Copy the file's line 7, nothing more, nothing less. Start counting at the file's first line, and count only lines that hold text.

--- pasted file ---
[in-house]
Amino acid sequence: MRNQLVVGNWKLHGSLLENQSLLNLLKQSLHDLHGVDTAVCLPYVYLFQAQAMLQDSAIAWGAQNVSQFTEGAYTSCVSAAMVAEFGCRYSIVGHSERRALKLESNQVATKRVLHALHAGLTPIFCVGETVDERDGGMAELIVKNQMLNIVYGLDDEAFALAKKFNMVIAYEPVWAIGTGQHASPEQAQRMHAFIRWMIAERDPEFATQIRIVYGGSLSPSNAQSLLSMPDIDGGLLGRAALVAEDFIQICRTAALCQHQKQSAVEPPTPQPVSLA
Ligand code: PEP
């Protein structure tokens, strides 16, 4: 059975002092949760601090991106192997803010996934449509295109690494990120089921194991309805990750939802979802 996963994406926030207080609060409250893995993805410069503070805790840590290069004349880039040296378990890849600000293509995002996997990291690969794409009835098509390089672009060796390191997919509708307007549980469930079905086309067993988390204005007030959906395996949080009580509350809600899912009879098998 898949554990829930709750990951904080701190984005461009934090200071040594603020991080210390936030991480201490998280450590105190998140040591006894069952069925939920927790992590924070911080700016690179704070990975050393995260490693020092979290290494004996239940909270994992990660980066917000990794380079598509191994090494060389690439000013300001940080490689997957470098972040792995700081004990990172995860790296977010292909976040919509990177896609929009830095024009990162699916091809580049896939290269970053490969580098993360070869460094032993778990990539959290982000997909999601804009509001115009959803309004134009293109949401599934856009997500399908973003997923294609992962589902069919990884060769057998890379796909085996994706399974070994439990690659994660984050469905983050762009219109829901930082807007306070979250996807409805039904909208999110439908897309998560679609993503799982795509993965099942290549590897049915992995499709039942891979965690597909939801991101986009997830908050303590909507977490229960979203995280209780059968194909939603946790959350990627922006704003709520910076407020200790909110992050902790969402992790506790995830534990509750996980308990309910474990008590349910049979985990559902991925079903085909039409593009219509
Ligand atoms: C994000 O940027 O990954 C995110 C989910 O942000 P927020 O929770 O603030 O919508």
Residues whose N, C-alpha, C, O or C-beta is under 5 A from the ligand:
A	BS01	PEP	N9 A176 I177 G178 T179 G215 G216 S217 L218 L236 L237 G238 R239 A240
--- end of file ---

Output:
A	BS01	PEP	N9 A176 I177 G178 T179 G215 G216 S217 L218 L236 L237 G238 R239 A240